Can the Denver Broncos keep Emmanuel Sanders on the cheap?
According to his twitter account, that simple answer is “No way, Jose.”
🧐 it ain’t happening.. no way Jose.. ✌🏾 https://t.co/QmRhzR10sZ
— Emmanuel Sanders (@ESanders_10) February 19, 2019
Sanders, who just finished the his fifth year with the Broncos, has a team option going into 2019, but he’s not willing to take a pay-cut to stay with the orange and blue. Back in 2016, Sanders signed a three-year deal for $33 million, including a $10.75 million signing bonus. The fourth-year option for this upcoming season would mean paying the star wideout $10.25 million and his cap hit would be $12.94 million.
Those are massive numbers for a ninth-year wide receiver coming off a torn achilles tendon.
However, Sanders has been the best wide receiver on the Broncos since his arrival on the team in 2014, putting up 374 receptions for 4,994 yards and 26 touchdowns. That’s good for a 13.4 yard per reception average, and he’s regularly been seen diving and laying out for deep passes down the sideline, too.
Simply, Sanders is both a big-play threat as well as a go-to guy for a quarterback; he’ll certainly benefit Joe Flacco in 2019 if Sanders is retained.
But, do the Broncos want to give him 6.57 percent of the total cap for this year? Even Sanders may not be worth that pretty penny considering he’s on the back end of his prime coupled with the emergence of Courtland Sutton as Denver’s legitimate No. 1 receiver.
Sutton, as only a rookie, caught 42 passes for 704 yards and four scores. His 16.8 yards per reception made him the seventh-biggest play threat in the entire NFL last year. Denver traded away Demaryius Thomas last year, handing the reins over to Sutton as No. 1, and they also drafted DaeSean Hamilton to be a fellow outside receiver.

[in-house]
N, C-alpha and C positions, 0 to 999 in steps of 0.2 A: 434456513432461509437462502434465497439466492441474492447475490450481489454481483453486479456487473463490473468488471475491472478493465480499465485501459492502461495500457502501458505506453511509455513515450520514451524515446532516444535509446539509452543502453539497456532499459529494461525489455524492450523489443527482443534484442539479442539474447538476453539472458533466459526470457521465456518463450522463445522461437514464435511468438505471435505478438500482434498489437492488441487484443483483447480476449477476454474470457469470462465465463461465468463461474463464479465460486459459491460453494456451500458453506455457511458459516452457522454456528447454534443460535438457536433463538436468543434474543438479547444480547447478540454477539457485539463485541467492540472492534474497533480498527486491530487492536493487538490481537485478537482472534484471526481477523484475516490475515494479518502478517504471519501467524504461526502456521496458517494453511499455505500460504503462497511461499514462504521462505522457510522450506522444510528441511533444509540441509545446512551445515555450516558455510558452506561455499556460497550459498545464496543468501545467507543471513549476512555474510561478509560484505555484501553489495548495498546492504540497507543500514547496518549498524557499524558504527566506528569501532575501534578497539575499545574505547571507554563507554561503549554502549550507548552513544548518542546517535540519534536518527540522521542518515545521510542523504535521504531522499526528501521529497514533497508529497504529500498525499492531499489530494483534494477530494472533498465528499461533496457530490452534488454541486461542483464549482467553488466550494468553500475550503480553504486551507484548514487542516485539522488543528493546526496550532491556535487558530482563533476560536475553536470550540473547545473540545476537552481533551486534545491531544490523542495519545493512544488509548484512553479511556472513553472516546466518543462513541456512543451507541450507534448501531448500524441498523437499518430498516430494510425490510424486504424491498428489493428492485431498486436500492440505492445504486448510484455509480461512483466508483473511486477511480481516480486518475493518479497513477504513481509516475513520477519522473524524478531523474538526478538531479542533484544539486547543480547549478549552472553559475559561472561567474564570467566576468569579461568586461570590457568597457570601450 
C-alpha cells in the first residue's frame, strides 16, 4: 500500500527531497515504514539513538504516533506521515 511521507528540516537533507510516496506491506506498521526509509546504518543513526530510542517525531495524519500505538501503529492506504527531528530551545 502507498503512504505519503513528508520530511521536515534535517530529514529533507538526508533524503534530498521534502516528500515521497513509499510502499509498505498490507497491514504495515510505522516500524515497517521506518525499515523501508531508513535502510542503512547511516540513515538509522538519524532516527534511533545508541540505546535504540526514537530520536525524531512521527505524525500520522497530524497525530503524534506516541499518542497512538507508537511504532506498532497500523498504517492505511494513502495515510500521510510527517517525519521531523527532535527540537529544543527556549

Hamilton’s rookie season (30 receptions, 243 yards, 2 TDs) was less impressive than Sutton’s, but still solid for a first crack at the NFL.
So, the Broncos find themselves at a crossroads with Sanders. Do they pick up his option for nearly $13 million and keep him as a key component to their offense? Or, does Denver cut Sanders for a $2.67 million cap hit and go out and sign/draft other young receivers?
One player some are high on is Golden Tate, but he’s expected to make $10.2 million in 2019, meaning the Broncos would be better off sticking with Sanders for the continuity at the same price. There’s no shortage of free agent wide receivers, so if Denver decides to part ways with Sanders, their next decision has to revolve around either leaning on those two youngsters they have in house and bring in a role-playing receiver, or going out and landing a bigger-priced free agent.
Either way, expect the Broncos to supplement their receiver room with a rookie or two this year, too.